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Creating a movement for movement

Three years on from its launch, our chief executive Tim Hollingsworth reflects on the changes and impact already created by our Uniting the Movement strategy.

26th January 2024

by Tim Hollingsworth
Chief executive, Sport England

They say time flies when you're having fun... It’s hard to believe, but it's three years ago today since we published Uniting the Movement, our 10-year strategy for sport and physical activity in England. 

Back in January 2021, with the country in the middle of a national lockdown, we hosted an online launch event that was virtually attended by thousands of people from across our sector.

At one point in the broadcast over 5,000 partners and interested parties were tuned in – showing the interest and appetite there was for the direction of travel being set.

The midst of a global pandemic may not have been an obvious time to set out a long-term strategy and vision, but in some ways it was the perfect moment.

Covid-19 was having a seismic impact on how people could play sport and get active: many activities were unavailable and facilities were closed.

Why we're focused on levelling the playing field

It was also becoming increasingly clear that not everyone was being impacted in the same way.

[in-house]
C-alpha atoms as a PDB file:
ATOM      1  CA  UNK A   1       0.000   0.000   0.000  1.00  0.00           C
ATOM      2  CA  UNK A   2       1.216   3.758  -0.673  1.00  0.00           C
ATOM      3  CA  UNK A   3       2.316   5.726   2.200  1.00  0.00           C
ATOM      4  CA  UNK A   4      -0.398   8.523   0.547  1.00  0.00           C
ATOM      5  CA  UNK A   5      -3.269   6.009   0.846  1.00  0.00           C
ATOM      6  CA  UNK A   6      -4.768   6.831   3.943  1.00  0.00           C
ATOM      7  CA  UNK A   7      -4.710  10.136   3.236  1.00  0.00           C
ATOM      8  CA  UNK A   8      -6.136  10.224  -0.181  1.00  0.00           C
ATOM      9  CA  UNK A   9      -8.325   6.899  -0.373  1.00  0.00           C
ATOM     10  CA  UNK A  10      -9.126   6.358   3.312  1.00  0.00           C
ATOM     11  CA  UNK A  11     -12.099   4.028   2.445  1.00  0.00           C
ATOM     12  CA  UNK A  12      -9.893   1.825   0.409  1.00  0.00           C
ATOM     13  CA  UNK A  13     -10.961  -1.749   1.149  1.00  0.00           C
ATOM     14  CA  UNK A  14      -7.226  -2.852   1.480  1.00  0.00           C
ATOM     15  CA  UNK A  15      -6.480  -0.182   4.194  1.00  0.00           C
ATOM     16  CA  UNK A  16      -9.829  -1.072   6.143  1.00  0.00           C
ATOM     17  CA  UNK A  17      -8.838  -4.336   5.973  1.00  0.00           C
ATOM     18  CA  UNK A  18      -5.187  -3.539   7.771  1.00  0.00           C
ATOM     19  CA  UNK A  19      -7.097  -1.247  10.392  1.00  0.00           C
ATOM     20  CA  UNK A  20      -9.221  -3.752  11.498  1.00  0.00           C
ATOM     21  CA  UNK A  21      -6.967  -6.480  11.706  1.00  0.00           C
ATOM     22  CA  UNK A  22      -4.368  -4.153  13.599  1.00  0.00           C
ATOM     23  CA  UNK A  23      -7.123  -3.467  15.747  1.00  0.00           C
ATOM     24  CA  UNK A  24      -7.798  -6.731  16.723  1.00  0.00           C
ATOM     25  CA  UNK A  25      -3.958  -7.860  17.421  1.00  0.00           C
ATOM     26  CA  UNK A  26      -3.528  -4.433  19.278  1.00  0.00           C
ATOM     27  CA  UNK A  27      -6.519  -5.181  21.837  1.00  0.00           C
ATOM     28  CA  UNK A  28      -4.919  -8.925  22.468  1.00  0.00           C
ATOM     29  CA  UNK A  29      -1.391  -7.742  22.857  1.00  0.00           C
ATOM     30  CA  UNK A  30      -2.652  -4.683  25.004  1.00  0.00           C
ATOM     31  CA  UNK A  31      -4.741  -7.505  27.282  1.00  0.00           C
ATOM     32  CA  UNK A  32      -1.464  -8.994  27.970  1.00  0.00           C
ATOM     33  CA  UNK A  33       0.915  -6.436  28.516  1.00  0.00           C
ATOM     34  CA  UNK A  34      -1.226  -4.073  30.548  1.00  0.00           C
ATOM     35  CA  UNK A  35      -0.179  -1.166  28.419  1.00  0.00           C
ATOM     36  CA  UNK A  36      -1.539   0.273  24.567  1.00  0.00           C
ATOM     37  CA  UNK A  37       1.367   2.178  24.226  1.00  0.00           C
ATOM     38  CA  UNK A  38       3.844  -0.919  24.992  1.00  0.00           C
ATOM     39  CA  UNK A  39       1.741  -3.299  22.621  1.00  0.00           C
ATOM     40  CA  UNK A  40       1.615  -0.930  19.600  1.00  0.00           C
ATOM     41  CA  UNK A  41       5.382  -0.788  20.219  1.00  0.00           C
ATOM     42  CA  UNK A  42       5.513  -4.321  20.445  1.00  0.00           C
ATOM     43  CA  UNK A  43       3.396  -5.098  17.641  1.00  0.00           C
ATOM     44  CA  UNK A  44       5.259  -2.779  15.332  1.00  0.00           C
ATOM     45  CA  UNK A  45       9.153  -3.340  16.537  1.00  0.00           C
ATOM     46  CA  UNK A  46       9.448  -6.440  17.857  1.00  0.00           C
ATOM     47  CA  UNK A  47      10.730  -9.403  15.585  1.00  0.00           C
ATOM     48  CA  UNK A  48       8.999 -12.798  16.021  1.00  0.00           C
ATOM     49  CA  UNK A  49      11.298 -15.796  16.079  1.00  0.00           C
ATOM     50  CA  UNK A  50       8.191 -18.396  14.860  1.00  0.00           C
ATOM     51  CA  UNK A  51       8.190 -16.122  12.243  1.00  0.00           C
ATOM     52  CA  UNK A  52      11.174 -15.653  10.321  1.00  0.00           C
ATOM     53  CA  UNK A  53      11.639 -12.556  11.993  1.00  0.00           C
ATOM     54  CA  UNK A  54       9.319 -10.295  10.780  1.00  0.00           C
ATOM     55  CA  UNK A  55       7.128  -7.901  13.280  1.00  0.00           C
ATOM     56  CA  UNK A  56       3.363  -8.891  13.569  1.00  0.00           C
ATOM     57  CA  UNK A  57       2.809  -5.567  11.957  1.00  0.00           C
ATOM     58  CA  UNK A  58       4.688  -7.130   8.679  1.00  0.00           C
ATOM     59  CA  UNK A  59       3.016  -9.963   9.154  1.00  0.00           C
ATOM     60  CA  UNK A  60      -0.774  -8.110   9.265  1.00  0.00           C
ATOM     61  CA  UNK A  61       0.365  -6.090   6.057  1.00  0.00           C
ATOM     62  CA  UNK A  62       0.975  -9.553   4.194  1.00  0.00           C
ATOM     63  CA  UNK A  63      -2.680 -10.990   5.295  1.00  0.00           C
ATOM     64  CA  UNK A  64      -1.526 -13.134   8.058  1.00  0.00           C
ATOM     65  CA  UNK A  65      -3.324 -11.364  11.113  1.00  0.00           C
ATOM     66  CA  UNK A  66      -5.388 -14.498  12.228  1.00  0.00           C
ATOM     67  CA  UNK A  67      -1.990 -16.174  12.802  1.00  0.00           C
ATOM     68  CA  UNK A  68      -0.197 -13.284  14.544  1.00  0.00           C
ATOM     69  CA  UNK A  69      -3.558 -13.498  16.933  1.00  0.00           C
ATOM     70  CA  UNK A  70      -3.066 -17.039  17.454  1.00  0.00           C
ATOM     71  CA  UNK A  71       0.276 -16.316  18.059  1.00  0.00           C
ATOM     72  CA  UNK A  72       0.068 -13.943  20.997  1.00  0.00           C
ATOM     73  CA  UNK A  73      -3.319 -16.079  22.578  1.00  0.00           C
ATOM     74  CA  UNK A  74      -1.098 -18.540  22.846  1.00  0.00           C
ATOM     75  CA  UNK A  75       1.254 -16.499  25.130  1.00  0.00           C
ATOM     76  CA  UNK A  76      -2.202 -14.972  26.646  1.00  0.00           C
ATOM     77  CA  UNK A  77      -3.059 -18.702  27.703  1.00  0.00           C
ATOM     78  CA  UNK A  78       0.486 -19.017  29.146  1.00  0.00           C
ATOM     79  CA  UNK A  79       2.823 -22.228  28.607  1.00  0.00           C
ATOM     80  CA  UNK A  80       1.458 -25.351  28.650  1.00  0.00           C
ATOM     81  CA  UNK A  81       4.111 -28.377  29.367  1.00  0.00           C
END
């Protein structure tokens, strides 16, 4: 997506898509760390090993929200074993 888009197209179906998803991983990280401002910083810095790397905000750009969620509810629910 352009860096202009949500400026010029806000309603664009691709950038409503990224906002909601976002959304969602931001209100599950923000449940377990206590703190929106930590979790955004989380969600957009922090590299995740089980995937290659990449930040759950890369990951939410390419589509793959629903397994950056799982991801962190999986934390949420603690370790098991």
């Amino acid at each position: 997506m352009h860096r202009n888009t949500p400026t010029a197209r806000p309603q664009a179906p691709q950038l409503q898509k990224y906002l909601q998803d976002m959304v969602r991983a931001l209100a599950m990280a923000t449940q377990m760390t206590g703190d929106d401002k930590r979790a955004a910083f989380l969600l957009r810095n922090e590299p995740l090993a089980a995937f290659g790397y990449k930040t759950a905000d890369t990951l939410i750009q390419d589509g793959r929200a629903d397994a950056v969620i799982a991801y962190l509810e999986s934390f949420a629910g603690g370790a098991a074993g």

Certain groups of people, often those who already faced additional barriers that prevented them from living active lives, were being affected more than others – compounding the inequalities that already blighted our sporting landscape.

We knew our sector would have to rebuild and we were determined to help it to build back better. As well as recover, we needed to reinvent.

It’s why tackling inequalities in sport and physical activity is at the absolute heart of Uniting the Movement. I am very proud both of this commitment and the determination my colleagues have to bring it to life.

For too long our sector has been set up to serve those most able to access it. Turning that around and seeking unashamedly to prioritise those audiences and communities previously less engaged, is a north star now in everything that we do.

People exercising with a barre in a studio

In order to bring about the change we want to see, however, we also knew we would have to revolutionise the way we worked – both how and where we invest, and the relationships we hold.  

Historically, a lot of our investments were transactional and short-term in their outlook. We would award an organisation money so they could do something that would lead to a positive but often transient outcome.

This was fine up to a point, but deep down we knew if we worked more collaboratively, and genuinely partnered with these organisations, we could create the systemic conditions which would bring about the change we needed.

It’s why we revolutionised our investment model, giving our key foundational partners – who all committed to tackling inequalities in return – a share of more than £500 million of National Lottery and government funding.

Each investment was set for up to five years, a demonstration of faith and trust as we backed them to make the right decisions to deliver while giving financial certainty as they emerged from the pandemic.

This may sound like a straightforward move but it really wasn’t – it was a sea change from the way many historic relationships have been considered and managed; as radical a move as we could have made at the start of a decade-long approach to change.